Google and other Internet sites aren't making us stupid: They're making us smarter, according to an overwhelming majority of 895 experts surveyed by the Pew Research Center's Internet & American Life Project and the Imagining the Internet Center at Elon University.
"Three out of four experts said our use of the Internet enhances and augments human intelligence, and two-thirds said use of the Internet has improved reading, writing and rendering of knowledge," study co-author Janna Anderson said in a statement Friday.
"There are still many people, however, who are critics of the impact of Google, Wikipedia and other online tools," said Anderson, director of the Imagining the Internet Center at North Carolina's Elon University.
Anderson and Lee Rainie, director of the Pew project, conducted the survey in response to author Nicholas Carr's July/August 2008 Atlantic Monthly cover story, "Is Google Making Us Stupid?"
Anderson and Rainie invited business executives, scientists, consultants, writers and tech developers "to share their views on the Internet's influence on the future of human intelligence." The survey was "opt-in," so it wasn't a representative sample.
From the Pew project's site at pewinternet.org, here's a selection of responses, including from Carr:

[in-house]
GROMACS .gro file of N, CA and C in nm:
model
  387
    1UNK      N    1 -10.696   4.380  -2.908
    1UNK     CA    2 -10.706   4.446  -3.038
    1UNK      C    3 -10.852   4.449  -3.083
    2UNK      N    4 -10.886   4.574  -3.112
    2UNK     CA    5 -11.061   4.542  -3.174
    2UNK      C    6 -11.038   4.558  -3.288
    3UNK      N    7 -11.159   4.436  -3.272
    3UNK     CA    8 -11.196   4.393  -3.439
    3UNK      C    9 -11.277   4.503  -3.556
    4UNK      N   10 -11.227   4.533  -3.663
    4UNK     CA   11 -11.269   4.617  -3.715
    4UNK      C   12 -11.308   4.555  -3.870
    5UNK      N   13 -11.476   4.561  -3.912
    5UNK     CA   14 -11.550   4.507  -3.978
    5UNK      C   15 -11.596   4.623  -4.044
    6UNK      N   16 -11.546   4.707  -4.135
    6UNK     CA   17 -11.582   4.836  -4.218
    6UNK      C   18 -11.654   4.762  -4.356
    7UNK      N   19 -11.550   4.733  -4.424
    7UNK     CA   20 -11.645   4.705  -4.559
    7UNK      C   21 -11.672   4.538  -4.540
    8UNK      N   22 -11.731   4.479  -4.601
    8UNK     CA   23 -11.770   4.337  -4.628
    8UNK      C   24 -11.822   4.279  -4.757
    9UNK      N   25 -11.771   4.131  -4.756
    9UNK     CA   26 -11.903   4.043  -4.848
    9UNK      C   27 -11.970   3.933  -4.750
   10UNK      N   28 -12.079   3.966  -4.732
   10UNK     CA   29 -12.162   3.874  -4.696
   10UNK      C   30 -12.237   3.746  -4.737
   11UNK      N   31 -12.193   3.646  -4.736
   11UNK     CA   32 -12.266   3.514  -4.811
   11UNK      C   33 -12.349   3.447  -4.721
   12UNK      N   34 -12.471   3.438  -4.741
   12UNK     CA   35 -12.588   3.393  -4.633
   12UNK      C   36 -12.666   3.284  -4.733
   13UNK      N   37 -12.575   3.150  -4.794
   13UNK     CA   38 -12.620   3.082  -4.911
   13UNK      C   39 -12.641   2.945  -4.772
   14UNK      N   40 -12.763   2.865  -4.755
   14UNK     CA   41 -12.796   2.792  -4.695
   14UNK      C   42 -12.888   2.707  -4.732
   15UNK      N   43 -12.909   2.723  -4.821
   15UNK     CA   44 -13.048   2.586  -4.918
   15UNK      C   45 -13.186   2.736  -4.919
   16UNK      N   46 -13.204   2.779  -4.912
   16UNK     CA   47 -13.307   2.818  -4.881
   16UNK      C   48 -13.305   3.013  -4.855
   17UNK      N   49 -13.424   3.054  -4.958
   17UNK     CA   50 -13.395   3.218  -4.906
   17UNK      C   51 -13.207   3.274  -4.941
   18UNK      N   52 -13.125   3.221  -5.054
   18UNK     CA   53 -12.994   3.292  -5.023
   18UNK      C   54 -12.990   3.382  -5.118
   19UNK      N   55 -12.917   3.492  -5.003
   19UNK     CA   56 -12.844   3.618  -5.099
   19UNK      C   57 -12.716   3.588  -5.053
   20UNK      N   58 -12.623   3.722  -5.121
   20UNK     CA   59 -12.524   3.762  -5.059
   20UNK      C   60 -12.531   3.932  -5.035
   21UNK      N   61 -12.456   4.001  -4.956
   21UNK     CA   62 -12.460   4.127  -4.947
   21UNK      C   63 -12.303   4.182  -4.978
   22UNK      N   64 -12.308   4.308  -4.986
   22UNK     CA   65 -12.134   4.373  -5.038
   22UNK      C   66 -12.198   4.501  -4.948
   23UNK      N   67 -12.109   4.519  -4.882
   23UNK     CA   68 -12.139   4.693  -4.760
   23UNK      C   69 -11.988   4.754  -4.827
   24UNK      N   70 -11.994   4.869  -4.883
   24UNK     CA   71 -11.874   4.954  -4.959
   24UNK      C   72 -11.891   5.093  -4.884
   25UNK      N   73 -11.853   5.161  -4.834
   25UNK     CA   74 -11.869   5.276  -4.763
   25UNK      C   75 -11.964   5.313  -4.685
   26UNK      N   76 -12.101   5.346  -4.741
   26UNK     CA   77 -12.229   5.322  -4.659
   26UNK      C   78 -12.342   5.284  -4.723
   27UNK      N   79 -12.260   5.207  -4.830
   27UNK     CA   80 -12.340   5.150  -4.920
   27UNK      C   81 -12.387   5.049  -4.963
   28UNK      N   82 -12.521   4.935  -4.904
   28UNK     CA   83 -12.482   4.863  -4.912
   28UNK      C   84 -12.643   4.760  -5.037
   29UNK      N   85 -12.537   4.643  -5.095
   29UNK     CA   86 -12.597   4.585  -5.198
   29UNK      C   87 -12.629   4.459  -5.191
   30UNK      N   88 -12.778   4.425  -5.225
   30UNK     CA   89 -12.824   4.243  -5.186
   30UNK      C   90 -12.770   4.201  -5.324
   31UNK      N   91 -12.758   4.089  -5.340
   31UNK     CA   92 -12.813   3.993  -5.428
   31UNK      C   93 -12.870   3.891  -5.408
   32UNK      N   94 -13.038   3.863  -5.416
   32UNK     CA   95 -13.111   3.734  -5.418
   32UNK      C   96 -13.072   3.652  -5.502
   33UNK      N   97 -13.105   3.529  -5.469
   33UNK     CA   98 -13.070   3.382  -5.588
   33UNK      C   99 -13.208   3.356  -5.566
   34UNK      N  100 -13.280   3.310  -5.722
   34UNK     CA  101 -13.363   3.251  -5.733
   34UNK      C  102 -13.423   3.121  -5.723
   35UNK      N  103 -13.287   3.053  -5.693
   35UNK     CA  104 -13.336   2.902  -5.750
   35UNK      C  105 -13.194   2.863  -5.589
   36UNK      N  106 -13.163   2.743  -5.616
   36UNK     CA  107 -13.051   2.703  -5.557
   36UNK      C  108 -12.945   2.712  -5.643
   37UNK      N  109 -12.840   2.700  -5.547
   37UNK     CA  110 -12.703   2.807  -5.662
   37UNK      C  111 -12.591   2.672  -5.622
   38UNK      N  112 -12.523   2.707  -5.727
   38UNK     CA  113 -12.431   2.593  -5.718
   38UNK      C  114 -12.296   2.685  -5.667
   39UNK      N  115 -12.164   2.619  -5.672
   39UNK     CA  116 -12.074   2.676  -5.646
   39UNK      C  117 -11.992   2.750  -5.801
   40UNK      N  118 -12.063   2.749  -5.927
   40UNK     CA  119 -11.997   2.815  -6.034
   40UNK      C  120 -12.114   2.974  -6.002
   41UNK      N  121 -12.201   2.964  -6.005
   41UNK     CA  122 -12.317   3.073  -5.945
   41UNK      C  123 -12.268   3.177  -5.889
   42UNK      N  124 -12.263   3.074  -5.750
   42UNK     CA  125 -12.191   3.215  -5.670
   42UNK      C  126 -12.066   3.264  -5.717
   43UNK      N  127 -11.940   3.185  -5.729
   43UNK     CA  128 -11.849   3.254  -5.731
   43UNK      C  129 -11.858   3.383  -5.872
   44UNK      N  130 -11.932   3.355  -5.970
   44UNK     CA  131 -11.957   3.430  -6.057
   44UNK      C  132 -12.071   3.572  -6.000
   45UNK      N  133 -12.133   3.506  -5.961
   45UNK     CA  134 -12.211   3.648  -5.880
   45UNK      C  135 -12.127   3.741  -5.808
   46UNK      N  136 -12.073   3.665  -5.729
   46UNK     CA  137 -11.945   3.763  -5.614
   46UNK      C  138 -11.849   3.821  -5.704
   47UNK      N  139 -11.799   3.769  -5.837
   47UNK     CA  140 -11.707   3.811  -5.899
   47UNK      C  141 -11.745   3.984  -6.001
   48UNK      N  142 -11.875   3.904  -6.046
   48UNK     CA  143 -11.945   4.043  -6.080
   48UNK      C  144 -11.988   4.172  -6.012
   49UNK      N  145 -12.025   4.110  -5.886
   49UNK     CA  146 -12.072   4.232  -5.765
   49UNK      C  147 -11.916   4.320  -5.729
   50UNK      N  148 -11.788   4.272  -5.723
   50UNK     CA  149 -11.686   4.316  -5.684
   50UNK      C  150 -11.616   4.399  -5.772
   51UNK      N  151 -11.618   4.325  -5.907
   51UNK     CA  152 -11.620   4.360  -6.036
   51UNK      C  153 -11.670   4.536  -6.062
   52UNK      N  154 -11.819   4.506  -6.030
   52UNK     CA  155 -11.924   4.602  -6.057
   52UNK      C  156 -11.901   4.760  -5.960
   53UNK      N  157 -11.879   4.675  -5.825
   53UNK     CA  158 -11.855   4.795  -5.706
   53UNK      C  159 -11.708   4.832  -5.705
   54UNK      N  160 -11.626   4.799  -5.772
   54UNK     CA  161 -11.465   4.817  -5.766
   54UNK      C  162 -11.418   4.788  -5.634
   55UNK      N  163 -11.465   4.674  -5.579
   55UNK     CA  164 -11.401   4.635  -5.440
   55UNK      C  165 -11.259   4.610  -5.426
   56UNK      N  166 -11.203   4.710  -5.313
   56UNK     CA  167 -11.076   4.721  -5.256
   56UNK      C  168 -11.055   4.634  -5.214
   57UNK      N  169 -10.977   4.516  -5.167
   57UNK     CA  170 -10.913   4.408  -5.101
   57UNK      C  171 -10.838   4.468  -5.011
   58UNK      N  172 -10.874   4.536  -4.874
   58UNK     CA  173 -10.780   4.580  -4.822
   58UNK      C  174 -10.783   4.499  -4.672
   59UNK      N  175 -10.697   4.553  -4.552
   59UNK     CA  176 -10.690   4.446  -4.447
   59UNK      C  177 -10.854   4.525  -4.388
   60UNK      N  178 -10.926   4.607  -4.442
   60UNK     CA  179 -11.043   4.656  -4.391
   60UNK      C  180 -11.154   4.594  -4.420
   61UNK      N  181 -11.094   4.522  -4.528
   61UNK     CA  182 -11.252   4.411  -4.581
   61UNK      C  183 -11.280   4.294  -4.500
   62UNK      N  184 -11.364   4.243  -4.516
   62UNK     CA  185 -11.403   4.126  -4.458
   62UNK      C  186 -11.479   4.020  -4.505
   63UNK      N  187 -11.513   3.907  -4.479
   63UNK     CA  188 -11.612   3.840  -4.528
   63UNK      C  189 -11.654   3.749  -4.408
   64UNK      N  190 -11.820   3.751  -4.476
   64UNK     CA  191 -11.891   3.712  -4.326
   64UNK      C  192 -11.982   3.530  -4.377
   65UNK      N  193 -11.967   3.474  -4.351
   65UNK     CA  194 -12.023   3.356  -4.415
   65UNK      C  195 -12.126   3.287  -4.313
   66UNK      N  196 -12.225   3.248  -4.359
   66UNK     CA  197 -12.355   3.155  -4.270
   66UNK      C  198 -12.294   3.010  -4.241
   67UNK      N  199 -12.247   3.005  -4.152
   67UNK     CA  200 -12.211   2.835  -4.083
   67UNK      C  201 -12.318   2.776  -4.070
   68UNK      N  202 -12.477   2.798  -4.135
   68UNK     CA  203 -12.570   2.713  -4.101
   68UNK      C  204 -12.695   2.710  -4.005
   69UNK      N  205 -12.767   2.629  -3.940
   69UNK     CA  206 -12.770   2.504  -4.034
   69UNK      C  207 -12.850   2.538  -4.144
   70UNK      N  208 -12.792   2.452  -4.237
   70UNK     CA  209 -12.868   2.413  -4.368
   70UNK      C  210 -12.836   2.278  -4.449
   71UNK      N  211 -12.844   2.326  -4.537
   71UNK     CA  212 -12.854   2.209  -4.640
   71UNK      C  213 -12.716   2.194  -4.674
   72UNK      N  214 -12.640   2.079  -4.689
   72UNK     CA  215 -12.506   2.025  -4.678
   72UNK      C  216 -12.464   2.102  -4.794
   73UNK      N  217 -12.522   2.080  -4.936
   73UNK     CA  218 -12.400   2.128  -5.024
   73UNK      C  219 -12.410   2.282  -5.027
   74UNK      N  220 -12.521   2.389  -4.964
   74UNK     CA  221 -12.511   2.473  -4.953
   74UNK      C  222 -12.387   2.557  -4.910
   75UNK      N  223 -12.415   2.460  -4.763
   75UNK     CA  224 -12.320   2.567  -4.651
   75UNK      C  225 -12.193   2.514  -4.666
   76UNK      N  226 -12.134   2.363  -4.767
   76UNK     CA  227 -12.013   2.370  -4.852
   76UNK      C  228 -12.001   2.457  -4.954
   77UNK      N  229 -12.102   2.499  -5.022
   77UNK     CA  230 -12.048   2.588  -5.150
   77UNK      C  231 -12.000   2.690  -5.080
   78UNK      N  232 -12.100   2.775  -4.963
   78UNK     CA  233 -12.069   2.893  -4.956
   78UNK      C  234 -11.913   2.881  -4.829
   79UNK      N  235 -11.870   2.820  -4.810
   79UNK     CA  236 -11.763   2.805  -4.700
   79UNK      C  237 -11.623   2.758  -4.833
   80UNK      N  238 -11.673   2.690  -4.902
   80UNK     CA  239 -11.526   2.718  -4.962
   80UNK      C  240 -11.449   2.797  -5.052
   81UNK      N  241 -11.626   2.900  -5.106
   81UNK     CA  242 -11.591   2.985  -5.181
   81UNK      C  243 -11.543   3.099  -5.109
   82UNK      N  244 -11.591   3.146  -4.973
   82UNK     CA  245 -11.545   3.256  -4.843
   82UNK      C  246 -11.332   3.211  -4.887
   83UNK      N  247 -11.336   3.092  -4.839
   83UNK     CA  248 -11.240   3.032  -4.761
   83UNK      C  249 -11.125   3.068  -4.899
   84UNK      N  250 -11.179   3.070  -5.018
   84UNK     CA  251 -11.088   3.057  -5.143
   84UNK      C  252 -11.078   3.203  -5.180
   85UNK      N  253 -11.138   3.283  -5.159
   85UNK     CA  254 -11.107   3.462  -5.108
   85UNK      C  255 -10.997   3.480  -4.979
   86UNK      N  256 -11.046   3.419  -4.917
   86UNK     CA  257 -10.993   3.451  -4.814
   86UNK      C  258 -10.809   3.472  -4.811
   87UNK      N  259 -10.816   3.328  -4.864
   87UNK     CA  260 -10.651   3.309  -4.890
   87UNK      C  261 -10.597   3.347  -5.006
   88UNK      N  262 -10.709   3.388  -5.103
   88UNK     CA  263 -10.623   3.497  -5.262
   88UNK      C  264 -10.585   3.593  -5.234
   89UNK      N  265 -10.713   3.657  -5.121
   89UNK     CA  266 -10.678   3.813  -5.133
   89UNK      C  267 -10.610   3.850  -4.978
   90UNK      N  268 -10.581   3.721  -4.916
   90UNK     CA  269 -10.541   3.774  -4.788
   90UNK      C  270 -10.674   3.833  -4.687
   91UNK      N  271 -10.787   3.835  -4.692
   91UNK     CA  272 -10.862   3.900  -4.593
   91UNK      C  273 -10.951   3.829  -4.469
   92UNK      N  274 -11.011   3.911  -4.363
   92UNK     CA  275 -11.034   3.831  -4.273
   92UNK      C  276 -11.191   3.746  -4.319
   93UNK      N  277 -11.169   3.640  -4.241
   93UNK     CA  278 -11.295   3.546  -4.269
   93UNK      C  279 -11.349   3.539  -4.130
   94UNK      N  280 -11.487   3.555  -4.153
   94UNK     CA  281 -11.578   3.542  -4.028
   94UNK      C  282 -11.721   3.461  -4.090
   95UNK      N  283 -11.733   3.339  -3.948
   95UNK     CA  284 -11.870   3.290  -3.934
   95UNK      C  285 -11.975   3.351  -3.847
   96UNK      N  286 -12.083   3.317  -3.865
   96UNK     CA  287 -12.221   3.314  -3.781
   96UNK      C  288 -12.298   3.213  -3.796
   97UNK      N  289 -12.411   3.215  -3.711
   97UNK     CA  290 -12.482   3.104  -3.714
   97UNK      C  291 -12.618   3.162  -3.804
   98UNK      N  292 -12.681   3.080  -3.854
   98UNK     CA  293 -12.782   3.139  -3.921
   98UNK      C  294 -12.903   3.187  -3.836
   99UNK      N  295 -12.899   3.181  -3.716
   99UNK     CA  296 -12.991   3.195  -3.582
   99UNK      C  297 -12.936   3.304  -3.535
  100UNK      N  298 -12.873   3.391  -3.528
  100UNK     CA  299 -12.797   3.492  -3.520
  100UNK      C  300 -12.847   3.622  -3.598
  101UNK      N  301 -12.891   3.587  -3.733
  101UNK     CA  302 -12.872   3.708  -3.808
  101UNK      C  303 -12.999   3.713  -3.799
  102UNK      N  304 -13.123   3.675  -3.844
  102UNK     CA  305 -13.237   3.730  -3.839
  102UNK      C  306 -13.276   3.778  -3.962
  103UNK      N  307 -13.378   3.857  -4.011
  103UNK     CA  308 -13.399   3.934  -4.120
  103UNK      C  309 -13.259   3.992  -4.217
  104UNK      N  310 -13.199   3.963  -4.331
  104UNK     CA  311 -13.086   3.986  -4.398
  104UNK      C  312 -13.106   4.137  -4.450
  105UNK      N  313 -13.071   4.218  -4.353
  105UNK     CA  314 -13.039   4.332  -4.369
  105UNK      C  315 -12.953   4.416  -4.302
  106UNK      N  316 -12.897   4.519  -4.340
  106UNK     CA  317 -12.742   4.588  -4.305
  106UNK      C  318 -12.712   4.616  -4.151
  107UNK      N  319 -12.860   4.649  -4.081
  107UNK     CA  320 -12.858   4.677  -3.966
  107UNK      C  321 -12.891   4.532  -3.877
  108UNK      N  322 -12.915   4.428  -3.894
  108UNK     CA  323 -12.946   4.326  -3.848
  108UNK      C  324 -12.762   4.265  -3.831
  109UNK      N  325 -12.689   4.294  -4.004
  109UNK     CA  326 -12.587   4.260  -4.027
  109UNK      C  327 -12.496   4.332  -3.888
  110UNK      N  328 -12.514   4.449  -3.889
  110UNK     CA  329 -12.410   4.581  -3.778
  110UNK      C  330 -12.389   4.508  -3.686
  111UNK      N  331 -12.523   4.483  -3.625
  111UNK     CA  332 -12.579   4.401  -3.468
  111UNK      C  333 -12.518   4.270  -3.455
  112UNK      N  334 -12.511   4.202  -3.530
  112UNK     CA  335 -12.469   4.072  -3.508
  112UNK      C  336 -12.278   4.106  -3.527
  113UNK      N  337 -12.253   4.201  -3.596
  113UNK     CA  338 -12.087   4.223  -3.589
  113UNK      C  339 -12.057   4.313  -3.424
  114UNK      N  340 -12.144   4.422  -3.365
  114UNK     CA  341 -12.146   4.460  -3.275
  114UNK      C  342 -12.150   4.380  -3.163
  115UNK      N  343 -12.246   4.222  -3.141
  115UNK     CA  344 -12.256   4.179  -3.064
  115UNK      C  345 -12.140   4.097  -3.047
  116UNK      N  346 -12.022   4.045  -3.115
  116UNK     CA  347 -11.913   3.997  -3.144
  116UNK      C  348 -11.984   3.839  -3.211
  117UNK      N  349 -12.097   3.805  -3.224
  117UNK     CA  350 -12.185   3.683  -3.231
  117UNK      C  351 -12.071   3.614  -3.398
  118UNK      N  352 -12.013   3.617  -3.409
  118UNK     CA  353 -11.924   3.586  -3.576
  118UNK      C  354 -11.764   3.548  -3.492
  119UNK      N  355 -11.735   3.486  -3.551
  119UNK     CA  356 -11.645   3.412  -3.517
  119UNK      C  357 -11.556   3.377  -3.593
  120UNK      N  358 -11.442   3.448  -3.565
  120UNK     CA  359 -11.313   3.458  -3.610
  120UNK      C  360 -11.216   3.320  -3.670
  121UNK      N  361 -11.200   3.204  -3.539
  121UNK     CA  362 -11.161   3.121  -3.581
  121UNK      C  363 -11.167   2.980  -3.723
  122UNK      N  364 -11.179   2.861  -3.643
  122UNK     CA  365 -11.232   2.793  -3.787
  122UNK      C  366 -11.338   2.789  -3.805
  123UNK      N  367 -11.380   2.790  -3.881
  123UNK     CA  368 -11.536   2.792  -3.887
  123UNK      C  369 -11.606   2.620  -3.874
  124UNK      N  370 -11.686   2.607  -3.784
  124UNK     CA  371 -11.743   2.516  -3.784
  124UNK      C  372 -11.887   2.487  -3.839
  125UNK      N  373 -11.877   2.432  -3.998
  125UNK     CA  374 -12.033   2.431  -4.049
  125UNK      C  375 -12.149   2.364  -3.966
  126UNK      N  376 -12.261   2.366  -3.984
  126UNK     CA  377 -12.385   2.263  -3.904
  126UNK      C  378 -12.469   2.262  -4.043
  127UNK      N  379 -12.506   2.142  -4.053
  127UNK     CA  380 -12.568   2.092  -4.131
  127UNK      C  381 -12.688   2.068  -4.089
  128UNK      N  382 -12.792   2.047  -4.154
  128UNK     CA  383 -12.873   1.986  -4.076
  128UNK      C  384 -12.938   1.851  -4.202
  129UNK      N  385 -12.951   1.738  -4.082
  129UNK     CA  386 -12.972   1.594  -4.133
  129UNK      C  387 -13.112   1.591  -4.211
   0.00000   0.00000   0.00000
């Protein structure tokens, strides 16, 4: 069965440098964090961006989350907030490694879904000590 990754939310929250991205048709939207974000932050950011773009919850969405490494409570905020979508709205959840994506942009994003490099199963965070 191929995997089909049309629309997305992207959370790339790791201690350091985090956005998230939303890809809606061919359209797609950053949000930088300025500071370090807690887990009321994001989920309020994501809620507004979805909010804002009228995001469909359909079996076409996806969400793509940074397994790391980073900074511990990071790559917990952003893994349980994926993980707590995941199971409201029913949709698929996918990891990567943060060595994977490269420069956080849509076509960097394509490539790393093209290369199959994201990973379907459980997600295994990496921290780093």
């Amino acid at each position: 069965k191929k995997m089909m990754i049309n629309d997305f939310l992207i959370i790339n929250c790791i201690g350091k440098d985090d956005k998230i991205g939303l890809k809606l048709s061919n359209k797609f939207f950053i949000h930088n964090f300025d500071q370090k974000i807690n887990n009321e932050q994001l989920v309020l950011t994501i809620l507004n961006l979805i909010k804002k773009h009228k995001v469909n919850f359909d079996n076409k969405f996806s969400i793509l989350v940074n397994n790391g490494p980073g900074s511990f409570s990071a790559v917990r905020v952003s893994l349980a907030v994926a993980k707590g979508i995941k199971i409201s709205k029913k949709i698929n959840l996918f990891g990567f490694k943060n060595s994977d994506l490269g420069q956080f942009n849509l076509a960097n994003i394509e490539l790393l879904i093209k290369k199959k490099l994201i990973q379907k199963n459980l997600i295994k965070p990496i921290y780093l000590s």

• Carr: "What the Net does is shift the emphasis of our intelligence, away from what might be called a meditative or contemplative intelligence and more toward what might be called a utilitarian intelligence. The price of zipping among lots of bits of information is a loss of depth in our thinking."
• Google chief economist Hal Varian: "Google will make us more informed. The smartest person in the world could well be behind a plow in China or India. Providing universal access to information will allow such people to realize their full potential, providing benefits to the entire world."
• Craigslist founder Craig Newmark: "People are already using Google as an adjunct to their own memory. For example, I have a hunch about something, need facts to support, and Google comes through for me. Sometimes, I see I'm wrong, and I appreciate finding that out before I open my mouth."
Explore further: Can NextRadio app help make radio relevant for a digital audience?